Recently a reader who is approaching retirement sent the following question to the Federal Times website: “What will get me the most bang for the buck, start using a lot of sick leave or going straight for the annuity?”
I answered: “This is mother speaking: ‘Son, it’s attitudes like yours that give federal employees a bad name.’ Sick leave may only be used for approved purposes. Using it just because you want to is a violation of law.”
Tough words, but true. Sick leave is a benefit that may only be used when appropriate.
I think one reason employees consider inappropriate ways to use sick leave is that it accumulates. While being credited with four hours of sick leave each and every pay period doesn’t sound like much, if you never used any in a 30-year career, you’d end up with 3,120 hours of it.
Time for a history lesson. At one time, you could only use sick leave when you were sick and, as a result, were unable to perform your duties because of physical or mental illness, injury, pregnancy or childbirth. Other than that, unused sick leave had no value. It was lost when you retired.
With so few opportunities to use sick leave, the temptation to burn it off at the end of a career was extreme and its misuse was rampant, with supervisors turning a blind eye to those who used as many hours as they could. So bad did this misuse become that in 1969, Congress enacted Public Law 91-93 to permit employees to receive service credit for unused sick leave in the computation of their Civil Service Retirement System annuities.
When the Federal Employees Retirement System was established in 1987, it put those employees in the same position that CSRS employees were in before the law was changed. As they approached retirement, FERS employees started burning up their sick leave with the same enthusiasm that their forbearers had shown. Once again Congress had to step in and allow retirement credit for unused sick leave.
The FERS credit is being phased in: Employees retiring between now and Dec. 31, 2013, receive half credit; those retiring thereafter receive full credit.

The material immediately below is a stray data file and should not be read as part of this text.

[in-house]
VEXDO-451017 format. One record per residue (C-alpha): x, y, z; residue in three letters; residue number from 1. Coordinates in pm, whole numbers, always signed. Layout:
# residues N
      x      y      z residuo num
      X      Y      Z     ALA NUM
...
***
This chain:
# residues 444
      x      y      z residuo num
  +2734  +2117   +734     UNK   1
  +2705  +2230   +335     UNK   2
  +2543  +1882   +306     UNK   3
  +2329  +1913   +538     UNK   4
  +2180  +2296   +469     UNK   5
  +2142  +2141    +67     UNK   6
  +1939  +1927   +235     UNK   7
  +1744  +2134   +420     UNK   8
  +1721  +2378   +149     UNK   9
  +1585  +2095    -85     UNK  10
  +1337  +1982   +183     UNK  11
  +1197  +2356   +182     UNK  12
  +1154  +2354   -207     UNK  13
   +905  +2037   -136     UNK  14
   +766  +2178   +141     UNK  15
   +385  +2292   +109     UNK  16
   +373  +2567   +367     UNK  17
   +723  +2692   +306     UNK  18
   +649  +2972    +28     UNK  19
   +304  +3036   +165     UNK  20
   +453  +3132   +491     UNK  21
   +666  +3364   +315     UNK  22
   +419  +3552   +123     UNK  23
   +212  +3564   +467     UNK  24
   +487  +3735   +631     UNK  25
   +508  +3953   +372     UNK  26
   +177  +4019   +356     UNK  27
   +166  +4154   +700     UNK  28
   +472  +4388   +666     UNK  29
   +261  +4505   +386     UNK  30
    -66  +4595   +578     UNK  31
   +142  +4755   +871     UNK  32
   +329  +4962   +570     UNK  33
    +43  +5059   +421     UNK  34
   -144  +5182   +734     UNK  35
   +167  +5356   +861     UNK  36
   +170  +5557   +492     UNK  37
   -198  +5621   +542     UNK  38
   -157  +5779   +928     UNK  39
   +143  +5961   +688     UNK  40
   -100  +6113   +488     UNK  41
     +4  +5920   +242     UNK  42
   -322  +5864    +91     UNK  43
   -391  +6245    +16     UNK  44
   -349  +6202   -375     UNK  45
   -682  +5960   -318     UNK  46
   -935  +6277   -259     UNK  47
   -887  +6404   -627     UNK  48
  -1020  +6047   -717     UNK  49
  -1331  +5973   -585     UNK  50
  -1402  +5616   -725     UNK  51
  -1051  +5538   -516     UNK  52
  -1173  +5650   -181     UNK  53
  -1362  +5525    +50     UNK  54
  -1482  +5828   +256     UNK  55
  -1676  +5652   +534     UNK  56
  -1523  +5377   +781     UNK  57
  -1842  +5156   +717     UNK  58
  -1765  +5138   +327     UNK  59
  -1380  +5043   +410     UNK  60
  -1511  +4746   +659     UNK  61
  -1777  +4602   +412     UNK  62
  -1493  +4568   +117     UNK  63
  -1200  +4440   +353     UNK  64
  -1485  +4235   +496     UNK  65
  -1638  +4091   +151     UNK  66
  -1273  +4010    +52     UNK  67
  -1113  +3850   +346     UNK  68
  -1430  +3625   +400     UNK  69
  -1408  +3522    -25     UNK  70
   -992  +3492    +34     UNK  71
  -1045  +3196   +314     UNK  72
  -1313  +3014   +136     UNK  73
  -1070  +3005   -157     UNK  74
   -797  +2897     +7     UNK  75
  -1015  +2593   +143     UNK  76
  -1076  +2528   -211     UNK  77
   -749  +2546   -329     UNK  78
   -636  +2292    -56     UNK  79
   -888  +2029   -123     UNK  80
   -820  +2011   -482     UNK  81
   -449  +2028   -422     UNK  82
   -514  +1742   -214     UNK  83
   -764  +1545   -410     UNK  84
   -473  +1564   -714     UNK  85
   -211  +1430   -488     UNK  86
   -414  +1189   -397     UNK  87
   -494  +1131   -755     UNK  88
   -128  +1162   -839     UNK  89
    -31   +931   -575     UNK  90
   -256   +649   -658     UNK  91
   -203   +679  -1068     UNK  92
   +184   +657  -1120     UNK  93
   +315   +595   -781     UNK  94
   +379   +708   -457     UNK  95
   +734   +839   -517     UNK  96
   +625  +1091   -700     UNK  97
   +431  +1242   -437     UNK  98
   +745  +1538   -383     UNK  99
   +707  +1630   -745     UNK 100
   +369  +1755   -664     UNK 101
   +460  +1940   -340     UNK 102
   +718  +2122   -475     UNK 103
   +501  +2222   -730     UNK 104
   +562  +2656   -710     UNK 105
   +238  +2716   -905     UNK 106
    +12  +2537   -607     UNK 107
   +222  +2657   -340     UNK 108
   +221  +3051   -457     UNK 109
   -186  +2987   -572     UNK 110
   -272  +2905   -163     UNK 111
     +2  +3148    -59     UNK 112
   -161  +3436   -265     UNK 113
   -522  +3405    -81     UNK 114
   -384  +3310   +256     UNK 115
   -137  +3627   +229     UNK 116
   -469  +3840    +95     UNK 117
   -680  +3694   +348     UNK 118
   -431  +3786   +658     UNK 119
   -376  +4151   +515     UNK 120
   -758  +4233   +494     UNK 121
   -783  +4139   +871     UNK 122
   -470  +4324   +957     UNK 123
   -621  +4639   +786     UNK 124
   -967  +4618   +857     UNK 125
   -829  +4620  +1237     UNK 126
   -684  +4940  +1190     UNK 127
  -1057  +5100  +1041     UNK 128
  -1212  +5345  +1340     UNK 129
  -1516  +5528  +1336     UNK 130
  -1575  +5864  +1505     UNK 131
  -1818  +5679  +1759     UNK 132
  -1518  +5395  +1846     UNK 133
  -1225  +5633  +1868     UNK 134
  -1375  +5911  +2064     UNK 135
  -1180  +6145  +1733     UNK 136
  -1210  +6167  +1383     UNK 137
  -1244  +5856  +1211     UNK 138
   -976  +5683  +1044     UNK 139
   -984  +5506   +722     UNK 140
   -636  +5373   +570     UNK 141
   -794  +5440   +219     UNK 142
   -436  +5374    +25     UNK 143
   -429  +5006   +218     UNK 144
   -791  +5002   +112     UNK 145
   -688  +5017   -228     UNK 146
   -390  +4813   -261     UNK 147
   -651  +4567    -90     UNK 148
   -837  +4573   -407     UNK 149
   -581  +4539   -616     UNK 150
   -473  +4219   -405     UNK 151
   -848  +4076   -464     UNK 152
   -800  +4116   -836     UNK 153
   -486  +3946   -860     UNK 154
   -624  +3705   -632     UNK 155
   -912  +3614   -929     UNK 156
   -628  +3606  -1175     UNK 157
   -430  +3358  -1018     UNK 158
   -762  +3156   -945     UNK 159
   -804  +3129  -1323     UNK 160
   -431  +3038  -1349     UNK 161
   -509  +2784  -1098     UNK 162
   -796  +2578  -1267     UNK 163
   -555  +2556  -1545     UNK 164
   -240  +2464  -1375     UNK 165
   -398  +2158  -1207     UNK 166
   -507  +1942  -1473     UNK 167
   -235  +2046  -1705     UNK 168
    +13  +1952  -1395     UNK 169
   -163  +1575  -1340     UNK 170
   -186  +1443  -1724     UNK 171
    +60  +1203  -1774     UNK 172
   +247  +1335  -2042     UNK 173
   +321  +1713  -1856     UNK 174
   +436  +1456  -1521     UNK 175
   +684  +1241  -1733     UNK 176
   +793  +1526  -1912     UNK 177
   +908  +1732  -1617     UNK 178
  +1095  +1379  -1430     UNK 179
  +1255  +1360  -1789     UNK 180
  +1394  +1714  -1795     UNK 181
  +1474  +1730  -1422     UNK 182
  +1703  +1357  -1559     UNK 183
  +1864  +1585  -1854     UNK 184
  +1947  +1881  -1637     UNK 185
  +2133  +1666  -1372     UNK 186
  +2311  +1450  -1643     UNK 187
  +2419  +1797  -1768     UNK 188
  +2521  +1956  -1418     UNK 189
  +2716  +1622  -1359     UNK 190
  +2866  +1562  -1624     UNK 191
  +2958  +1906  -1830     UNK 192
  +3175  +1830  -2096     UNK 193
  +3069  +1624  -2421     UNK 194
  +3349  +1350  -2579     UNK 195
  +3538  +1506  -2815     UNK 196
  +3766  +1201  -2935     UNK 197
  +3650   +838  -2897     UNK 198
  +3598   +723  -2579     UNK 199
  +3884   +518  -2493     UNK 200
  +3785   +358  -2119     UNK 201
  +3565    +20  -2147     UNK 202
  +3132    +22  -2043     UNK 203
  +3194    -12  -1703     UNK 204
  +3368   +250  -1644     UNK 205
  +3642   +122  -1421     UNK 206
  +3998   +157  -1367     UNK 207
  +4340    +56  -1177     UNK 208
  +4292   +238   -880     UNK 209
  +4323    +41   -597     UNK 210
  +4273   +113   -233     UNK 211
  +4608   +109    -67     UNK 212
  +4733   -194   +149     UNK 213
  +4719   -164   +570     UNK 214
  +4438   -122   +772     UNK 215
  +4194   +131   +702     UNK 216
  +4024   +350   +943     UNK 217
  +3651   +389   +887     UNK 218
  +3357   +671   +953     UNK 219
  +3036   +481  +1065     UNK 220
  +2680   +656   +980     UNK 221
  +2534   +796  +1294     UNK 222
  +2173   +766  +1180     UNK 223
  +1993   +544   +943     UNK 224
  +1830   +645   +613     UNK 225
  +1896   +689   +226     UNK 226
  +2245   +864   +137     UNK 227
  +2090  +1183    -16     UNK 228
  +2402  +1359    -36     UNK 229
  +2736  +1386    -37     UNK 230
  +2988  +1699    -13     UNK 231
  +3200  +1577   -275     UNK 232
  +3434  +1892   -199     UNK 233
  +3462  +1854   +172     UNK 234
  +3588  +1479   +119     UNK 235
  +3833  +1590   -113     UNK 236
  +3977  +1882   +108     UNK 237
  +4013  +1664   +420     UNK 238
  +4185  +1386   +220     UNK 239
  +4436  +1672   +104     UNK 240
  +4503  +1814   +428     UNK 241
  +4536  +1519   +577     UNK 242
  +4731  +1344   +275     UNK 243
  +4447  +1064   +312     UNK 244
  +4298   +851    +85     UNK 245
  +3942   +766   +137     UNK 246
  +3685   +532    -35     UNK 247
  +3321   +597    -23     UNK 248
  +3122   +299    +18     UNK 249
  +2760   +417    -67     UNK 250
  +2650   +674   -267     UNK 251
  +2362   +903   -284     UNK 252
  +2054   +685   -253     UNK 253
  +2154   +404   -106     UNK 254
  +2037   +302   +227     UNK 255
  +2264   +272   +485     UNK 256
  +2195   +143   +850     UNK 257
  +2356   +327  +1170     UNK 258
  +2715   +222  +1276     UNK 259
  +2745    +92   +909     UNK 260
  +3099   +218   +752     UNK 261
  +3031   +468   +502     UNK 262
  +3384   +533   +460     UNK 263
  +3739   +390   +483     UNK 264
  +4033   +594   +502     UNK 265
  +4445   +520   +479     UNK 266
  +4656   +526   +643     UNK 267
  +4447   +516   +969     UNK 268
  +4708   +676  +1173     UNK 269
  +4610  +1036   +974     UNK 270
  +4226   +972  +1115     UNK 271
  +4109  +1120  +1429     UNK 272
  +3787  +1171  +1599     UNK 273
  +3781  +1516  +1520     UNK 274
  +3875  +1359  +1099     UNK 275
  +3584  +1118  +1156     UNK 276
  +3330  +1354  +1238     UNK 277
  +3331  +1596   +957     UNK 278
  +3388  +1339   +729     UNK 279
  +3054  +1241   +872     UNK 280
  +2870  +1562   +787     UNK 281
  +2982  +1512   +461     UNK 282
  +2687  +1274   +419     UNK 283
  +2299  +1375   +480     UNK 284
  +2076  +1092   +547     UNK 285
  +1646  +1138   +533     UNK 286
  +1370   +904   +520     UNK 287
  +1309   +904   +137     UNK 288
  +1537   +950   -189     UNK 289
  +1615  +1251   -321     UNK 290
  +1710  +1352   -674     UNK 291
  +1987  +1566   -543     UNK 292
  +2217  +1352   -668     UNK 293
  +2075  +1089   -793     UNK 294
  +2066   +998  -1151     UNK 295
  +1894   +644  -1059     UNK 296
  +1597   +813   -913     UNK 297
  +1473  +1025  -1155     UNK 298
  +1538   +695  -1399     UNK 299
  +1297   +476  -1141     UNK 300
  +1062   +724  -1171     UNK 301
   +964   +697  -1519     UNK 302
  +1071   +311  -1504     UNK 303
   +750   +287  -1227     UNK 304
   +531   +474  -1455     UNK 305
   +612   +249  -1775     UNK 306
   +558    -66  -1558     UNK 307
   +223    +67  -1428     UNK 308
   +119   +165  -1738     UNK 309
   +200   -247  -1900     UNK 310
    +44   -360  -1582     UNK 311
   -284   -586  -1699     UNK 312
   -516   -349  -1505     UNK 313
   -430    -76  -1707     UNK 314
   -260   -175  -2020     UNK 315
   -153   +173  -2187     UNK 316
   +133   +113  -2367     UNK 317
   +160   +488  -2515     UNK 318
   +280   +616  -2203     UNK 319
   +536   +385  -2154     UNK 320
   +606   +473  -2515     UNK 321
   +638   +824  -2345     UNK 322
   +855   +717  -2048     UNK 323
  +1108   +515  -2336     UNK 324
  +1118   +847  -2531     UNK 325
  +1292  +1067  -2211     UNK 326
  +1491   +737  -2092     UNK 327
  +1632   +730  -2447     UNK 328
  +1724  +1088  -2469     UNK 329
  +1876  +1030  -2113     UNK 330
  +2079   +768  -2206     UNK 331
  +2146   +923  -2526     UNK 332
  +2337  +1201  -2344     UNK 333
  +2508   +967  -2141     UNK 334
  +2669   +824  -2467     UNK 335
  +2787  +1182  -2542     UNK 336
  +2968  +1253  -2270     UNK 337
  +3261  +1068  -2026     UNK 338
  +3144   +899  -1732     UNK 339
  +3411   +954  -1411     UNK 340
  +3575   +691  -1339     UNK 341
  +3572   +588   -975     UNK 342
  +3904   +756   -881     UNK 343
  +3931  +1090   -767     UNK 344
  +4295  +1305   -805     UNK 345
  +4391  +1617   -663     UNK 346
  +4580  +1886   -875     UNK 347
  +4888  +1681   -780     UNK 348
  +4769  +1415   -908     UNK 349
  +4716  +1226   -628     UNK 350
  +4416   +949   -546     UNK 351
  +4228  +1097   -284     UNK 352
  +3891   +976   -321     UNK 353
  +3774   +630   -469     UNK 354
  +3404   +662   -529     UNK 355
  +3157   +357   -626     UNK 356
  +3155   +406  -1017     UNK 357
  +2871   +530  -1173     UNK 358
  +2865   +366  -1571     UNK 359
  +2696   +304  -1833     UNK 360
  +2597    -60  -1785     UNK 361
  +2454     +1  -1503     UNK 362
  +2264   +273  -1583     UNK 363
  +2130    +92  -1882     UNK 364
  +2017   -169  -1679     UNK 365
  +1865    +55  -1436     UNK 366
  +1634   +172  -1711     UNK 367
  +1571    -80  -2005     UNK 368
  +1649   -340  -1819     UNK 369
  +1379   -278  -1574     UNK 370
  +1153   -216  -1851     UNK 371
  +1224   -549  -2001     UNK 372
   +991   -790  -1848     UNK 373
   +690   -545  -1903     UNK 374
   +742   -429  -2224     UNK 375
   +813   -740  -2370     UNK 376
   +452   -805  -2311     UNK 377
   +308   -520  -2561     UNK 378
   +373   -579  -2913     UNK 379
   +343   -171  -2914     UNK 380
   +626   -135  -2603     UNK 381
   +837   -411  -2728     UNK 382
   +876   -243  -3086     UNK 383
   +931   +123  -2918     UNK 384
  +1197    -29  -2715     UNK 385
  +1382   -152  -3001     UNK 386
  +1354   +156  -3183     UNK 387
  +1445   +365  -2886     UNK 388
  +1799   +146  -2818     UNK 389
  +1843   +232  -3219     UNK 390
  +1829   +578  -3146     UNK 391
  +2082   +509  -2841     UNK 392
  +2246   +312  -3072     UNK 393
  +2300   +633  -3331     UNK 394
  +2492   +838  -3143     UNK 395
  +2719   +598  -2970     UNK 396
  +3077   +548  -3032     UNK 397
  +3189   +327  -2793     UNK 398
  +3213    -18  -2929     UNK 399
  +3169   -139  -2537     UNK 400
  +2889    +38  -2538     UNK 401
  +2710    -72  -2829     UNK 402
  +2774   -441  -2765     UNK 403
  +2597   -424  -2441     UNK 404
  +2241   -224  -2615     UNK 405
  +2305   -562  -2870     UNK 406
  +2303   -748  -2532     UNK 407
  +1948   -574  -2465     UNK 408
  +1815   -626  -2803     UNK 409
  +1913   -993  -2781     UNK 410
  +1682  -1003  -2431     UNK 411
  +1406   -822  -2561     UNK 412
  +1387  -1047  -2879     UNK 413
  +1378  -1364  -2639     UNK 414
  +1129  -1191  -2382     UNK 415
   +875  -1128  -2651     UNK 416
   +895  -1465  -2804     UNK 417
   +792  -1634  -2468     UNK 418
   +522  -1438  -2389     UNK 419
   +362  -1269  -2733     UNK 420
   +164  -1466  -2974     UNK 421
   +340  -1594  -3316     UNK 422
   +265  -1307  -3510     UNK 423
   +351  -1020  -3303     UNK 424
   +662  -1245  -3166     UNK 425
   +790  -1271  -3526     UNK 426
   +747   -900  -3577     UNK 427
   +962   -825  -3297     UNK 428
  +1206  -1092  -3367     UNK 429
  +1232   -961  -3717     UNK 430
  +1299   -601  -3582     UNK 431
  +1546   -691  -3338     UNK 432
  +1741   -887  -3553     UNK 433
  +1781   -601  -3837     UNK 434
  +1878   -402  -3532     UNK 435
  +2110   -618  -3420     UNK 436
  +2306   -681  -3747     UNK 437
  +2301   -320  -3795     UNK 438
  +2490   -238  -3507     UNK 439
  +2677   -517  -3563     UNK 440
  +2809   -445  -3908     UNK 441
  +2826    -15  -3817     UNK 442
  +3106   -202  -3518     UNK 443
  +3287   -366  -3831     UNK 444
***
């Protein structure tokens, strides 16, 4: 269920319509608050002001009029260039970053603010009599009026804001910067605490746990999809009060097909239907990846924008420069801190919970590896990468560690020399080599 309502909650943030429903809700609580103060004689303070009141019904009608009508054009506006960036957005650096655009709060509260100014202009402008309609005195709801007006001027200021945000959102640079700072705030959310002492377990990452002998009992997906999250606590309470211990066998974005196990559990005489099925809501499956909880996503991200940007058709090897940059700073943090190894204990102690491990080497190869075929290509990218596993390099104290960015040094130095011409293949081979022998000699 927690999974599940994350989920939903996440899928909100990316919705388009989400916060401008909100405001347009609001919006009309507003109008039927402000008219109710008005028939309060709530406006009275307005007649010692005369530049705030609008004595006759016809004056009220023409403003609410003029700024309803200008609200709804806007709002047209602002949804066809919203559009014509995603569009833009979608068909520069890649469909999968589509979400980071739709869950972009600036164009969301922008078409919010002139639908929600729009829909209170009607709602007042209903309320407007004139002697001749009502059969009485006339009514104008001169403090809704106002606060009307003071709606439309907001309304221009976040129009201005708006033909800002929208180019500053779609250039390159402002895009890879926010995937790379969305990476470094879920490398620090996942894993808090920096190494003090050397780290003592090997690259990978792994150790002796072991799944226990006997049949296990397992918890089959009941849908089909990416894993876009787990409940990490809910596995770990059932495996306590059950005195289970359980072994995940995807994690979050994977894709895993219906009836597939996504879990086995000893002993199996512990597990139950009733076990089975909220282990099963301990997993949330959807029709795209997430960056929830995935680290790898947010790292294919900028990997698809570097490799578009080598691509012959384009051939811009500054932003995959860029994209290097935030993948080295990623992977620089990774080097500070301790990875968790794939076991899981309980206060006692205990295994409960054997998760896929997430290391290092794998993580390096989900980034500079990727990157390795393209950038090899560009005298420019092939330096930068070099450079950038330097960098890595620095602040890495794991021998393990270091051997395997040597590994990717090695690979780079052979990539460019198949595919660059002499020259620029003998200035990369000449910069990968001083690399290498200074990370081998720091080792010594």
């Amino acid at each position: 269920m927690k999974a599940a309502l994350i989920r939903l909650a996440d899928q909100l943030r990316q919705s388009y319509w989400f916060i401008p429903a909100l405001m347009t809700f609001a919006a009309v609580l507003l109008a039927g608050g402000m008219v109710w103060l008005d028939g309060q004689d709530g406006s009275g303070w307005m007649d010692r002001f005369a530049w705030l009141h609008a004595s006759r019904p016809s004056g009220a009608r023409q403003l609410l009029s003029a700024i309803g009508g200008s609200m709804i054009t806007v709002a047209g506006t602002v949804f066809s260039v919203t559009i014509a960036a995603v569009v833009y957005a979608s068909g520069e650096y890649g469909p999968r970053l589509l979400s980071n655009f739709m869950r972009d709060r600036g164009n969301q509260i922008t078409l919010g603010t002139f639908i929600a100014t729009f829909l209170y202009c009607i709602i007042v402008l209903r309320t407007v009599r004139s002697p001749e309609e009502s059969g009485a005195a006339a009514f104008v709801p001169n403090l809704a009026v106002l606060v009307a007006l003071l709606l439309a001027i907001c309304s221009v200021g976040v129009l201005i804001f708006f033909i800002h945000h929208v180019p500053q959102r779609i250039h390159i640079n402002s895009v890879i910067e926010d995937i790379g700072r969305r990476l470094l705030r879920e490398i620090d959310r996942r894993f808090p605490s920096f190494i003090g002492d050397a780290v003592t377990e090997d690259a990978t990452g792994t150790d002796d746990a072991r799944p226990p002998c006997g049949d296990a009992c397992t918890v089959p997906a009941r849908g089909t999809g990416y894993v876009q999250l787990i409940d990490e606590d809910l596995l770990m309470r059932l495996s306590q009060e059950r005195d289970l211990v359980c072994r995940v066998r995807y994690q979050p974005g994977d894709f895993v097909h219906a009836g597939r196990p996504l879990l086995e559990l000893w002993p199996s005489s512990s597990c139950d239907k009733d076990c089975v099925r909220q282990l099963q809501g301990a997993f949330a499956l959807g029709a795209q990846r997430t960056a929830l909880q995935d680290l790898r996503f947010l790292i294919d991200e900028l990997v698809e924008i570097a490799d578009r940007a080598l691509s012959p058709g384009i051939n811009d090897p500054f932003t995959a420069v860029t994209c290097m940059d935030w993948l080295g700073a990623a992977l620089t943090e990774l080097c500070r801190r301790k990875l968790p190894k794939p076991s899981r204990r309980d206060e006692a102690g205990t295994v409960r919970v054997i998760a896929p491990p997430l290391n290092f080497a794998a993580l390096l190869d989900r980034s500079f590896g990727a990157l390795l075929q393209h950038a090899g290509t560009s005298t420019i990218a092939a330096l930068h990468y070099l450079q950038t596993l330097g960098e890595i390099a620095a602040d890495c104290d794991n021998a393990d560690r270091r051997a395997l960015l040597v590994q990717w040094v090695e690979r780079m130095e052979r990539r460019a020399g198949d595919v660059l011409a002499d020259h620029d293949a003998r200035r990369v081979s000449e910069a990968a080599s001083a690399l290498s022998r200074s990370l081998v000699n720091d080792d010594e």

In addition to retirement credit for unused sick leave, a wide variety of additional, legitimate uses of sick leave are now allowed. Personal illness or incapacity are still the main reasons employees take sick leave, and the limitations on its use are few. Your agency may require you to provide a medical certificate or other acceptable evidence that you are, in fact, ill. And, in some cases, your agency may require such evidence for absence of fewer than three days.
However, you can now use up to 104 hours of sick leave to provide care for a family member who is incapacitated or needs medical, dental or optical examination or treatment. Sick leave may also be used to make arrangements required by the death of a family member or to attend that family member’s funeral.
In addition, sick leave can be used to care for a family member with a serious health condition. Most employees may use up to 12 workweeks of sick leave each year for this purpose. However, if you used any portion of your 104 hours of sick leave for general family care or bereavement, that amount would have to be subtracted from the 12-week entitlement. Likewise, if you use the 12 workweeks of sick leave to care for a family member, you could not use the 104 hours in the same leave year for general family care or bereavement.
Even with the restrictions I’ve cited, there are a lot of legitimate uses for sick leave. And one of them isn’t a choice you can make about whether to illegitimately burn off your sick leave or, when you are eligible to retire, legitimately have the hours added to your period of employment and used in your annuity computation. Burning the time off isn’t an option.
Time for one last word from mother: “Use your benefits appropriately. Don’t try to game them, either for personal convenience or profit. There are too many people, including members of Congress, who think federal employee pay and benefits are excessive. Don’t give them another reason to point the finger at you.”